Monday, 17 January 2011
"It's the tender tale of a mighty swordsman trying to balance his career as an assassin with the problems of being a single dad while being stalked by legions of extremely hypertensive ninjas." - AnimEigo (current official distributors)
Well, this is one of my top five movies of all time. The story of Daigoro and his dad, who have been targeted by the Shogun and his henchmen (and cheating sons), and who now works as a hired swordsman, this is an unbelievably dope film. The soundtrack is amazing, the sound effects are stunning, the dubbing is great, and overall it's one of the best exploitation films of the 80s.
Saying that, it's probably best that I explain its origins for those who may not know them.
Back in 1970, the characters of Ogami Ito (the dad) and Daigoro (the son) first appeared in a Manga written by Kazuo Koike (with art by Goseki Kojima). The basic story was this: Ogami Ittō was the Shogun's executioner. Disgraced by false accusations from the Yagyū clan, he is forced to take the path of the assassin. Along with his three-year-old son, Daigorō, they seek revenge on the Yagyū clan and are known as "Lone Wolf and Cub".
The story eventually stretched to 28 volumes. It was ridiculously successful in Japan (selling at least 8 mill) and the rest of the world when it was translated. (The English version eventually emerged 17 years later.)
Of course, something this popular and visual couldn't help but be made into a film. Well, six films, to be exact.
The first was released in 1972 as "Kozure Ōkami: Kowokashi udekashi tsukamatsuru", or - if your Japanese isn't up to scratch - "Wolf with Child in Tow: Child and Expertise for Rent". In the West, the film was titled "Lone Wolf and Cub - Sword Of Vengeance".
The second film - "Lone Wolf and Cub - Baby Cart at the River Styx" (aka "Kozure Ōkami: Sanzu no kawa no ubaguruma", or "Wolf with Child in Tow: Baby Cart of the River of Sanzu") emerged in the same year, along with the next two in the series ("Baby Cart To Hades" and "Baby Cart In Peril"). Number 5 ("Baby Cart In The Land Of Demons" followed in 1973, and the sixth film ("White Heaven In Hell") came out in 1974. All of the films starred Tomisaburo Wakayama as Ogami Ito and Akihiro Tomikawa as Daigoro, and were directed by Kenji Misumi.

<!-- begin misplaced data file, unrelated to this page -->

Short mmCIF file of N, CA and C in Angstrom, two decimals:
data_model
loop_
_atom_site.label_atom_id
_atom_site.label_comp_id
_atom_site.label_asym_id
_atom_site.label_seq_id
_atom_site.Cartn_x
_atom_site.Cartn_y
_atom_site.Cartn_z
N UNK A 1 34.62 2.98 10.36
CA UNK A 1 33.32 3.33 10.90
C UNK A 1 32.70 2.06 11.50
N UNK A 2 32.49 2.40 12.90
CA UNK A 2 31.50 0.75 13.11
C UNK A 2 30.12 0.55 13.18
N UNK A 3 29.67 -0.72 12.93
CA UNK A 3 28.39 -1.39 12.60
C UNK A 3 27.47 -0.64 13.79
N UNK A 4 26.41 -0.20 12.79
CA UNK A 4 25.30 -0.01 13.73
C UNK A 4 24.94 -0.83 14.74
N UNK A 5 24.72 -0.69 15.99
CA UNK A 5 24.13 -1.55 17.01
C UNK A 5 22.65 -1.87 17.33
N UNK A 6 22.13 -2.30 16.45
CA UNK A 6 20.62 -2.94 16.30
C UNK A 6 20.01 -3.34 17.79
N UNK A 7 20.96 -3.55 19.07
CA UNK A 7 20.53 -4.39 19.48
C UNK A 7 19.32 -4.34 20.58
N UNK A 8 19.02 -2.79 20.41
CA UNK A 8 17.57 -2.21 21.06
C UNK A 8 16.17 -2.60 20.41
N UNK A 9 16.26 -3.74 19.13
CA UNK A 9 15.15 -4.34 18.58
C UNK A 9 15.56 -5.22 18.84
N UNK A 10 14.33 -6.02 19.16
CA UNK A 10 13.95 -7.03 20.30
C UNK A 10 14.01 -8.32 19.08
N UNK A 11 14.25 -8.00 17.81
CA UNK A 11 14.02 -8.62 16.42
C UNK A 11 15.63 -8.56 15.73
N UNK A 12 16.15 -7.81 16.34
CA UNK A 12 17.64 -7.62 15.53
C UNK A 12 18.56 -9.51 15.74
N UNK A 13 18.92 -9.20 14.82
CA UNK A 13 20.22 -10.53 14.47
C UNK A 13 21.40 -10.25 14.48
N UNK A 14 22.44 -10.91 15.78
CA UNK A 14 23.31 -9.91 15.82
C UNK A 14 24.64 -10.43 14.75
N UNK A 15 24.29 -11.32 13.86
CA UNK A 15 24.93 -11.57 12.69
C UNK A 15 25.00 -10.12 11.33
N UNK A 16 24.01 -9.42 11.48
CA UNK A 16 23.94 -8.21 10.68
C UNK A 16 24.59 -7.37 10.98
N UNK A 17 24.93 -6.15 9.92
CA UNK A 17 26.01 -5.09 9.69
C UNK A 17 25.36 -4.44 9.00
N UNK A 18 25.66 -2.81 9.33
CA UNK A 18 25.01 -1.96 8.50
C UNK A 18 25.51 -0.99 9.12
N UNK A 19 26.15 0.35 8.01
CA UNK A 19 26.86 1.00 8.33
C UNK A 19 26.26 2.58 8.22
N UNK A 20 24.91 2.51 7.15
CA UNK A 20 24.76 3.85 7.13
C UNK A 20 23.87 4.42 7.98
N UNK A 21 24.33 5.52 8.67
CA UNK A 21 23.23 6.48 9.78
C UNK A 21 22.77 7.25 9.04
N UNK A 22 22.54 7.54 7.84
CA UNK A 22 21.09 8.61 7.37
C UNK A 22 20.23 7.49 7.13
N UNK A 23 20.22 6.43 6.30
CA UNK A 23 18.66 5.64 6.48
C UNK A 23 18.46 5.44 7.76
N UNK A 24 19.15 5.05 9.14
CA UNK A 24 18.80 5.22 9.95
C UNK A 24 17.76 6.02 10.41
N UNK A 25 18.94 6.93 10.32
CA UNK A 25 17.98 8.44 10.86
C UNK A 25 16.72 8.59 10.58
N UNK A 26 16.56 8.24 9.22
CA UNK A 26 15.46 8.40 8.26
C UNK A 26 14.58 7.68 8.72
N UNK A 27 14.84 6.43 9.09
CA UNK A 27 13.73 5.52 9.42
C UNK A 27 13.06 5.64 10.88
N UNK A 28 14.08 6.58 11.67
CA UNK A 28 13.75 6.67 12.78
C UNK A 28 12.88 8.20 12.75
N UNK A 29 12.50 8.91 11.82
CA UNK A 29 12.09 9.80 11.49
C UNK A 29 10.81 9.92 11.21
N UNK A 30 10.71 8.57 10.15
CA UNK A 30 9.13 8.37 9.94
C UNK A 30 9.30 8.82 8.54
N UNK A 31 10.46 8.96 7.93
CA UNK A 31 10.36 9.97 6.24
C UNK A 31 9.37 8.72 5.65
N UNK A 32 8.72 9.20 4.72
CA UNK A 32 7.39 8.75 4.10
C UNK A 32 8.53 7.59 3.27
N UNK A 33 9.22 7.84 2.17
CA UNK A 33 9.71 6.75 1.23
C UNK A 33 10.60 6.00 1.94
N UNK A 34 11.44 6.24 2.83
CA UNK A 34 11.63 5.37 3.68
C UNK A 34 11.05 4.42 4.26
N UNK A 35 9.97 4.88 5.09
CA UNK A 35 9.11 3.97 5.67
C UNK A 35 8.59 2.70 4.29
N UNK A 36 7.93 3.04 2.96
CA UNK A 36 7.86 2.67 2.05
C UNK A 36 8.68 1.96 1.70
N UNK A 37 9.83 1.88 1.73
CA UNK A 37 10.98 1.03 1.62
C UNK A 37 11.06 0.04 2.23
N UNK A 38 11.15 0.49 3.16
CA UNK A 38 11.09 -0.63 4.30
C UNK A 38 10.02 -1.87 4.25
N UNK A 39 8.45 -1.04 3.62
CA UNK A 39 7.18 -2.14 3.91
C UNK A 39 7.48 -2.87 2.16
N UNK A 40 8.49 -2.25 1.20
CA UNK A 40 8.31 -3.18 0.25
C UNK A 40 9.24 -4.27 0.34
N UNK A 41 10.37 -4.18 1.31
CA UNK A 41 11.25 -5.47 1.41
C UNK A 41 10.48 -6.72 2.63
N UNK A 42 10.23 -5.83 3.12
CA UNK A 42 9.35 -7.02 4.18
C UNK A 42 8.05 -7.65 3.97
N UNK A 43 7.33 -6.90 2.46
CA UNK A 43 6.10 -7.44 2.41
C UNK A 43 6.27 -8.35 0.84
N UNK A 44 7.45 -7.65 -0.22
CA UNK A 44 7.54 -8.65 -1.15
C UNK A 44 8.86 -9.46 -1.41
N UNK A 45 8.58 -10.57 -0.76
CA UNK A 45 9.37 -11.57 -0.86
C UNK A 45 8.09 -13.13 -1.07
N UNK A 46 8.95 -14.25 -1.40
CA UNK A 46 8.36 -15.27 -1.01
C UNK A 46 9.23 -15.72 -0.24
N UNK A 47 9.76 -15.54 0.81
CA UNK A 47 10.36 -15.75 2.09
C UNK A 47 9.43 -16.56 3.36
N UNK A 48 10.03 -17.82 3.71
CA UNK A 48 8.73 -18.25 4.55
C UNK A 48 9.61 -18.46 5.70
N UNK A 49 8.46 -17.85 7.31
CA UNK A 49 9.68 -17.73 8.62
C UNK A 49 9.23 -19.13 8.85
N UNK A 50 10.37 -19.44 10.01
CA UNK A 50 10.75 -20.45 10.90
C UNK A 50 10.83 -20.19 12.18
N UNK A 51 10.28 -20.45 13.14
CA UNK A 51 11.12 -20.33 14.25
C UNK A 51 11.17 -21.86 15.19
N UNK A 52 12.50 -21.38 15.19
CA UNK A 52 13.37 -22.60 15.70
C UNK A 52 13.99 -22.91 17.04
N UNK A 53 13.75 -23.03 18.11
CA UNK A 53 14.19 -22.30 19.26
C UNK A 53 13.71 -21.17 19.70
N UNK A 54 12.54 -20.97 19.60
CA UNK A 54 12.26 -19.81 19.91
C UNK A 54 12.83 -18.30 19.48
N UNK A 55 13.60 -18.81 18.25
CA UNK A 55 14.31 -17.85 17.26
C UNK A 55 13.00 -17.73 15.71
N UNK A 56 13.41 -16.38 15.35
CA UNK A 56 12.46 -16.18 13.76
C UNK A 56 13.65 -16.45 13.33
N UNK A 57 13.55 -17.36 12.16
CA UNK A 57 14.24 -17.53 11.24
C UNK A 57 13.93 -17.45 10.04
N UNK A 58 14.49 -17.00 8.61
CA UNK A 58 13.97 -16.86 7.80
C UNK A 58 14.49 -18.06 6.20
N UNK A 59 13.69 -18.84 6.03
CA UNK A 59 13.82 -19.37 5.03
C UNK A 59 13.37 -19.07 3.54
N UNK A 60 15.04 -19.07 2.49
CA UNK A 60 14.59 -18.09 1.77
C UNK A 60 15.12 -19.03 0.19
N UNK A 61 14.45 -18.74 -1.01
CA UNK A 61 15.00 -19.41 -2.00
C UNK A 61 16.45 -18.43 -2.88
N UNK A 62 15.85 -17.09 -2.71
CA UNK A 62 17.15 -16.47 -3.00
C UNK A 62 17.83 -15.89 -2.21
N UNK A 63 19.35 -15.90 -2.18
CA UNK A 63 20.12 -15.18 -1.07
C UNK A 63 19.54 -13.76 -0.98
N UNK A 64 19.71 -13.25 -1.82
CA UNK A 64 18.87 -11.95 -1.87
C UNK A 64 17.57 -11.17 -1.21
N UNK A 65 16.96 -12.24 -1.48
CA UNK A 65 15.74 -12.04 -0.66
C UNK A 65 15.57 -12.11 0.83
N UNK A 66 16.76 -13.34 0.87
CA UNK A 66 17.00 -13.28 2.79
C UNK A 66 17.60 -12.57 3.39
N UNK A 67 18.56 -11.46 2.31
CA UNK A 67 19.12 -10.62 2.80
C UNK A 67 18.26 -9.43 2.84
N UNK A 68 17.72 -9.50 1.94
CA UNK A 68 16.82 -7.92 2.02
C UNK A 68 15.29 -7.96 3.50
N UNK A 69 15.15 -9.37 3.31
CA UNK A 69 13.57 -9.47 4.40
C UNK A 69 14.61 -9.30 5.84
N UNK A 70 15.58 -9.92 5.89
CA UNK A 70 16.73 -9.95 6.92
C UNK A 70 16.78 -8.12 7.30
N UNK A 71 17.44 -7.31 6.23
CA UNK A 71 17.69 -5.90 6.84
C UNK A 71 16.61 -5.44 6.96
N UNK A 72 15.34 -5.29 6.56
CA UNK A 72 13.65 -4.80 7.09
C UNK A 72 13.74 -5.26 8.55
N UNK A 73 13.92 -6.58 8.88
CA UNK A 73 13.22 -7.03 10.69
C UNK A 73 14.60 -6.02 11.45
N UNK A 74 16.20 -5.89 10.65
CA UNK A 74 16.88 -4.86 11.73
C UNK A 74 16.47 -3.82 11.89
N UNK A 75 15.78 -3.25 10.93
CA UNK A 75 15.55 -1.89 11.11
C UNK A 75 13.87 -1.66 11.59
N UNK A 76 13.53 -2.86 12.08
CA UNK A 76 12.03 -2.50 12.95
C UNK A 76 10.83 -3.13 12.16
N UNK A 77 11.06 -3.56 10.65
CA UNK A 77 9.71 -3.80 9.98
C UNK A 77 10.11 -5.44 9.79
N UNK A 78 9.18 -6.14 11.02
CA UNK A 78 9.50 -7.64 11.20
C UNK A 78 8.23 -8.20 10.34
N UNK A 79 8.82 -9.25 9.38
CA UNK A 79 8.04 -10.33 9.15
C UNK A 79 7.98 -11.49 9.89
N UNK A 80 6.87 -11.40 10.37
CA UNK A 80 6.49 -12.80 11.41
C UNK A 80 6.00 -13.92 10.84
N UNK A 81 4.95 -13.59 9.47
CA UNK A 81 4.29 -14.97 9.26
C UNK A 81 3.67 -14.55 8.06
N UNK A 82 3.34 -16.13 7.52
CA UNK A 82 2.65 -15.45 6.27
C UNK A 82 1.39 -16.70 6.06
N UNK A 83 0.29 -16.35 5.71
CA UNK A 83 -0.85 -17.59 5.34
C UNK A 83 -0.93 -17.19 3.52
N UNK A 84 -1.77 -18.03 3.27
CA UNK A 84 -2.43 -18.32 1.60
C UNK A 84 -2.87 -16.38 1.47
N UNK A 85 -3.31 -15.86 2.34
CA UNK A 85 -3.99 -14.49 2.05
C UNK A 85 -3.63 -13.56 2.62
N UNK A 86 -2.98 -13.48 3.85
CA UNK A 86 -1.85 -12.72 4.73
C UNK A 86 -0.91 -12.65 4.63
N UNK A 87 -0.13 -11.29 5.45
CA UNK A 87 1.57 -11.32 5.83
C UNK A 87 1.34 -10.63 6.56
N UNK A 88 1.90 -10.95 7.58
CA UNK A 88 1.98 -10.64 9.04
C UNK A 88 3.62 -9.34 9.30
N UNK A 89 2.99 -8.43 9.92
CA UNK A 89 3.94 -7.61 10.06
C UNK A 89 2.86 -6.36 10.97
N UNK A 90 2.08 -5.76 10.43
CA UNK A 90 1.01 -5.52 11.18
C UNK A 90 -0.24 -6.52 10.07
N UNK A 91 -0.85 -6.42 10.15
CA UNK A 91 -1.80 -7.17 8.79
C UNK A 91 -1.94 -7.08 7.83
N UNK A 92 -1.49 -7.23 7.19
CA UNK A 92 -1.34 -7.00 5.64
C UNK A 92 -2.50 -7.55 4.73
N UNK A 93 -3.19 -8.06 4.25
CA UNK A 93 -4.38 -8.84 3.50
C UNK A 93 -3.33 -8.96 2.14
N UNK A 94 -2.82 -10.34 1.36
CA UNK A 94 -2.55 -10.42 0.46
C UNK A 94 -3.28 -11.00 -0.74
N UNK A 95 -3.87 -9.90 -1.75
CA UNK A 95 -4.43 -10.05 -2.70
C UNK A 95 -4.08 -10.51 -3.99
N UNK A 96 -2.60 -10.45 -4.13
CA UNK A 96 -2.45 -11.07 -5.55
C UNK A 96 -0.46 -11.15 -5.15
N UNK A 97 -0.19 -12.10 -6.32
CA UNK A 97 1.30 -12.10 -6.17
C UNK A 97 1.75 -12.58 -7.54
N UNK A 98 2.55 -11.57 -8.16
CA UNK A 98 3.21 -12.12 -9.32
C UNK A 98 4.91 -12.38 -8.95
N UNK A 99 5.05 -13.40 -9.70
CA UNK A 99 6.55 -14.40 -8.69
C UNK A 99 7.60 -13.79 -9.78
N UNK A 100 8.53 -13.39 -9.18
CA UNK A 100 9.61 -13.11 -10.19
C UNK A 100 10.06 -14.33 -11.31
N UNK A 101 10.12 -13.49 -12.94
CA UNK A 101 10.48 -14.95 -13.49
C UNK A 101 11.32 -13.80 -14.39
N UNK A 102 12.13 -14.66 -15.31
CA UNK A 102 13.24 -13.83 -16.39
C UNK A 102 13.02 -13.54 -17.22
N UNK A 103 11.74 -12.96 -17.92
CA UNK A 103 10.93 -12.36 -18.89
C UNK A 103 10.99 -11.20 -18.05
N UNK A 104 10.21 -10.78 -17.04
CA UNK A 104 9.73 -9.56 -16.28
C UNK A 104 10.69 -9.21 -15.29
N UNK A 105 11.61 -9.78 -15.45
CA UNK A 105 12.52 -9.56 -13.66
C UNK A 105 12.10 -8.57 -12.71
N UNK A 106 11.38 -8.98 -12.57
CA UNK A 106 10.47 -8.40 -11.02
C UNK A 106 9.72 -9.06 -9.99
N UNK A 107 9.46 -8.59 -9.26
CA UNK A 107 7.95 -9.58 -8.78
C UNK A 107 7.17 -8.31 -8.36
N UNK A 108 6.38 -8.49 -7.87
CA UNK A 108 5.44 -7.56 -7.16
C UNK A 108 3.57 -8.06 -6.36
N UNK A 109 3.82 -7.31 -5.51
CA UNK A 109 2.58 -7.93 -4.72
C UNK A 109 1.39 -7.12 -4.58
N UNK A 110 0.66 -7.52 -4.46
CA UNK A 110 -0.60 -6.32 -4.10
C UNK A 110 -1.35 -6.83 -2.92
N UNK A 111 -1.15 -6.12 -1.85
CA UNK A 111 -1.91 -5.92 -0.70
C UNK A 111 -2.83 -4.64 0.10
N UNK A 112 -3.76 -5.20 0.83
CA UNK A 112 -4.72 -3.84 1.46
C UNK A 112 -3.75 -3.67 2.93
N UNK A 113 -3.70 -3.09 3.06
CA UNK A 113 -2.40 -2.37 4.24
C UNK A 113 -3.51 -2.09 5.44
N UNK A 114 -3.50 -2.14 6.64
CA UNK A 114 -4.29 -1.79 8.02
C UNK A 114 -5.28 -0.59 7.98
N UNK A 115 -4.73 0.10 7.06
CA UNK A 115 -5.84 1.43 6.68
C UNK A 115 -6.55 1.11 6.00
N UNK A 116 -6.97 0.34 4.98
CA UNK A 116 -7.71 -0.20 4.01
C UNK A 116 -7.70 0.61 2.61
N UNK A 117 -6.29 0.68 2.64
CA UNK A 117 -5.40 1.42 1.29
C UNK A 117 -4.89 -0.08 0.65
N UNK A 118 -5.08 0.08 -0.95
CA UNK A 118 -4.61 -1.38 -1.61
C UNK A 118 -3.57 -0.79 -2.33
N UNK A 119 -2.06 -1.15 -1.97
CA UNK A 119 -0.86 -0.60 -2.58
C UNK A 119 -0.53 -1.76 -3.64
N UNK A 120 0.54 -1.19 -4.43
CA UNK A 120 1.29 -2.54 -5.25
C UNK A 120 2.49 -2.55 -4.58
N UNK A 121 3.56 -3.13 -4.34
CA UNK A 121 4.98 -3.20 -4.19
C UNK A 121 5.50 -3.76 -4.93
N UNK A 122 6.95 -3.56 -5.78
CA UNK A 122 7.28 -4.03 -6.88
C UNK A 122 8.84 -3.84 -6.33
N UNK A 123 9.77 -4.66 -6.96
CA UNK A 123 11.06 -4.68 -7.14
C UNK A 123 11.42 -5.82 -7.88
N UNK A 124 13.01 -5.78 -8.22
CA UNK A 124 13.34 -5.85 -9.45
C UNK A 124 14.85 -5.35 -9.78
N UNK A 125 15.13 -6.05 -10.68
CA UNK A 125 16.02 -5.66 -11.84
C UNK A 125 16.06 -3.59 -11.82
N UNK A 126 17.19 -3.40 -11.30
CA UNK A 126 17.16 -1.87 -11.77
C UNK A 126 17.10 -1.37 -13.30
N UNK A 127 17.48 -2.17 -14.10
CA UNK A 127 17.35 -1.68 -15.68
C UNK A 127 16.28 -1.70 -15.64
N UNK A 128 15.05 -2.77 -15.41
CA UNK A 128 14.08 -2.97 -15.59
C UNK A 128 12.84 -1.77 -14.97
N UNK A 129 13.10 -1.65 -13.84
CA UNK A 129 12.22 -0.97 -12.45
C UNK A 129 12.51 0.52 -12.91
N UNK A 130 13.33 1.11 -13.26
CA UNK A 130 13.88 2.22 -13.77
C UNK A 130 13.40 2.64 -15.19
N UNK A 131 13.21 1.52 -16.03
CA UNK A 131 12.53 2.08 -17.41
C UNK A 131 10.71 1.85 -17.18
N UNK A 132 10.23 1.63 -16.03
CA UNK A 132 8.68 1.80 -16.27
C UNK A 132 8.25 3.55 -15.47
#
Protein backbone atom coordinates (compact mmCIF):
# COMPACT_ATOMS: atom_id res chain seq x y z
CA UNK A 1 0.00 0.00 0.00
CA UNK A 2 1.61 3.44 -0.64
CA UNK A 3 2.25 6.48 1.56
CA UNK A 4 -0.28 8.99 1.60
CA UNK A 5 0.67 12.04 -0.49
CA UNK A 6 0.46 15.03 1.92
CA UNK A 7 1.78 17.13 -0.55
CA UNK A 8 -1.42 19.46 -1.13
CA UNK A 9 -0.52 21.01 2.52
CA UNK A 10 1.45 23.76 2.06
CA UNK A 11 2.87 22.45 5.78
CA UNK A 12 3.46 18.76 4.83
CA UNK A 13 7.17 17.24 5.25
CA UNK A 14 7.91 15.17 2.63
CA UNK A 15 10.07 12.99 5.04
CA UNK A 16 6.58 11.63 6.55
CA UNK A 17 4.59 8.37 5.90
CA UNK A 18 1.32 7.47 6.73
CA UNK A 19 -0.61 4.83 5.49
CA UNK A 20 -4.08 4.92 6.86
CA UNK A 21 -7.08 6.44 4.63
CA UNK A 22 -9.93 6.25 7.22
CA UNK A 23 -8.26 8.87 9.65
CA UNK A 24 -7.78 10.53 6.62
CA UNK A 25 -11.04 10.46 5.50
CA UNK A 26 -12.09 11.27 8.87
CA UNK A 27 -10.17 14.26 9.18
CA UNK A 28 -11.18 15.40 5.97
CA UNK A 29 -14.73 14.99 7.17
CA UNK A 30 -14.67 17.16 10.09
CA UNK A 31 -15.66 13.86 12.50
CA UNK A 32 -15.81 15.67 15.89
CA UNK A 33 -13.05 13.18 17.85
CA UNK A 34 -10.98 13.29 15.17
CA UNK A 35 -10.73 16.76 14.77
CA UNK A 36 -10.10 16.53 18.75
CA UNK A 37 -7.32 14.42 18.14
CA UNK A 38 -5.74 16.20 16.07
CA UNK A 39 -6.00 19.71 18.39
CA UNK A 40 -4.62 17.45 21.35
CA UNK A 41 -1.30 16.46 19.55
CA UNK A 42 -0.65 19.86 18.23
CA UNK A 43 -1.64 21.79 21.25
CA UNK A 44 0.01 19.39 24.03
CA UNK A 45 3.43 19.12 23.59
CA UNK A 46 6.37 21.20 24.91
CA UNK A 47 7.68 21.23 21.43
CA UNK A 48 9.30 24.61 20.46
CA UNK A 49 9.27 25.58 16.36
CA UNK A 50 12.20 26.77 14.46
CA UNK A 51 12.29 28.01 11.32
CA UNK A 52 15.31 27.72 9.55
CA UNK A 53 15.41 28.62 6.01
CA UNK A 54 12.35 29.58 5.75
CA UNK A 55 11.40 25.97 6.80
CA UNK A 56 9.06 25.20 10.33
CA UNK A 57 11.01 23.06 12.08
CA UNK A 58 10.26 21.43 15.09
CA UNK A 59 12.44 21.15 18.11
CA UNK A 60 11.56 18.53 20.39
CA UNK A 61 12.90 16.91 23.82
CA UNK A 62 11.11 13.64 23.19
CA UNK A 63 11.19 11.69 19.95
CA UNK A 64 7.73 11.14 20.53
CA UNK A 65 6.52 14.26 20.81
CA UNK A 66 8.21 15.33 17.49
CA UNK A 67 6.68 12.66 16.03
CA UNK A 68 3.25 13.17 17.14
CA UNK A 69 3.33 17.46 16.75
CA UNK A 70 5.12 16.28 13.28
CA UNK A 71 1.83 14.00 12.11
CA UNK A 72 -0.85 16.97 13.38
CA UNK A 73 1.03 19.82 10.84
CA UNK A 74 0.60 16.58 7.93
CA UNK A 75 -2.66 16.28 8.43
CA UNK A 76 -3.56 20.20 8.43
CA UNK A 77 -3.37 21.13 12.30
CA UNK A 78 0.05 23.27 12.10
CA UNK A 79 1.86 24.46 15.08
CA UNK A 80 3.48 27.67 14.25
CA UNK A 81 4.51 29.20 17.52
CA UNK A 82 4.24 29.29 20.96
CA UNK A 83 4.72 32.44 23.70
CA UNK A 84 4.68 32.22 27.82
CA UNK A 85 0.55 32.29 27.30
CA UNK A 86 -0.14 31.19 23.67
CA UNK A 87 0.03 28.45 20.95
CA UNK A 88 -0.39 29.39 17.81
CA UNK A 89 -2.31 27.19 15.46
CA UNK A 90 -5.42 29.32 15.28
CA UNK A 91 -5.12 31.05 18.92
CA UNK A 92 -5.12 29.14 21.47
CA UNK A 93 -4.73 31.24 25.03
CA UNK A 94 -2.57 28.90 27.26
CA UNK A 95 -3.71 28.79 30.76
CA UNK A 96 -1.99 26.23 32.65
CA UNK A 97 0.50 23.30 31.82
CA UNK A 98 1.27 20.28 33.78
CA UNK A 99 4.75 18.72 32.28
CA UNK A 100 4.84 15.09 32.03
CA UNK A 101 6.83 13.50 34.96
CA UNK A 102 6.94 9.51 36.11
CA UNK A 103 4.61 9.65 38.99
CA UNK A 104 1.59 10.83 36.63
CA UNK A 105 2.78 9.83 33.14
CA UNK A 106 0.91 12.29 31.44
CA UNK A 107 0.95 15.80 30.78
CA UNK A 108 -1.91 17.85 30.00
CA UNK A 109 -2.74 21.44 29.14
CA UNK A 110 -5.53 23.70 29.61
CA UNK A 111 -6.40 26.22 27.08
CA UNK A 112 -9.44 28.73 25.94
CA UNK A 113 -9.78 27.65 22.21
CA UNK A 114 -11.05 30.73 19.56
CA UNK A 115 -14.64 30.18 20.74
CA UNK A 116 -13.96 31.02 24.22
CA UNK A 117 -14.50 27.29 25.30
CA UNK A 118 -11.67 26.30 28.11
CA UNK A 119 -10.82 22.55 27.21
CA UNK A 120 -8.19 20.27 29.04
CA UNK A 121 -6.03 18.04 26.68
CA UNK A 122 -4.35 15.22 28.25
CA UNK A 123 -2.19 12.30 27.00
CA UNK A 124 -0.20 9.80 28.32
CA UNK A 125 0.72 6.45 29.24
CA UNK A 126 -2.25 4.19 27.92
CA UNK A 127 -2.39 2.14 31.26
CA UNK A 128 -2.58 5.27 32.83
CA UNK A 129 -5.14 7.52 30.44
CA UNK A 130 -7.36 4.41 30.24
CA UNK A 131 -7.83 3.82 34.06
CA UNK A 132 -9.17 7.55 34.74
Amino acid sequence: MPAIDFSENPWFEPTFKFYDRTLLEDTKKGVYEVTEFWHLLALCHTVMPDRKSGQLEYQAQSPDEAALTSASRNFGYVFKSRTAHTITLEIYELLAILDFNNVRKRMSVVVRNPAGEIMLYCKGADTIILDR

All clear so far? Good, good. Because this is where it gets a bit confusing.
David Weisman, an underground filmmaker who had ties with Andy Warhol's Factory, obtained the rights for the original films for $50,000 from the American office of Toho Studios. Weisman was a fan of the movies, and together with Robert Houston (who played Bobby in Wes Craven's original The Hills Have Eyes) they pieced together a massively simplified version of the first two films that excised any reference to the clan wars - or anything particularly complex - and invented a whole new narrative. They had to restructure the two films so that three hours of film was edited down to just over 80 minutes.
Weisman and Houston hired deaf lip readers to match dialogue to the lip movements of the original Japanese actors. They filled in the narrative gaps left (after all, the film was two seperate stories added together) by adding voice-over narration by Daigoro, performed by 7-year-old Gibran Evans (son of the poster illustrator, Jim Evans). Rounding out the spoken word talent to create this Frankenstein's Monster of a film were Lamont Johnson and Sandra Bernhardt, who provided the voices for Ogami Ito and the Supreme Ninja respectively.
Finally, Houston and Weisman added an eerie, electronic-based score by Mark Lindsay (who was the lead singer for Paul Revere and the Raiders), although some of the original music from the OG Lone Wolf films remained.
"Shogun Assassin" emerged in 1980, released by Roger Corman's New World pictures.
The basic plot now goes like this:
Ogami Ito was the Shogun’s executioner after his many years serving as his master samurai. As the shogun becomes older and more senile, he becomes increasingly intimidated by Ito. The Shogun decides to assassinate him, but instead, the assassins he sends kill his wife.
Ito then escapes with his son Diagoro and is chased to the ends of Japan by a slew of would be killers. It is believed that when the Lone Wolf loses his son, he loses his power as well, and he is tested multiple times, up until his confrontation with the masters of death and the shogun himself. With his son and his cart armed with blades, and other assorted tricks up their sleeves, Itto seeks out justice, but will he find it?
You REALLY need this film in your life: if you haven't seen it, the two main cultural references that most people will know this film for are from Kill Bill Part II (where two of the main characters watch it on video) and from the Gza album "Liquid Swords", where the dialogue is ruthlessly pillaged.
Not convinced? Check this out.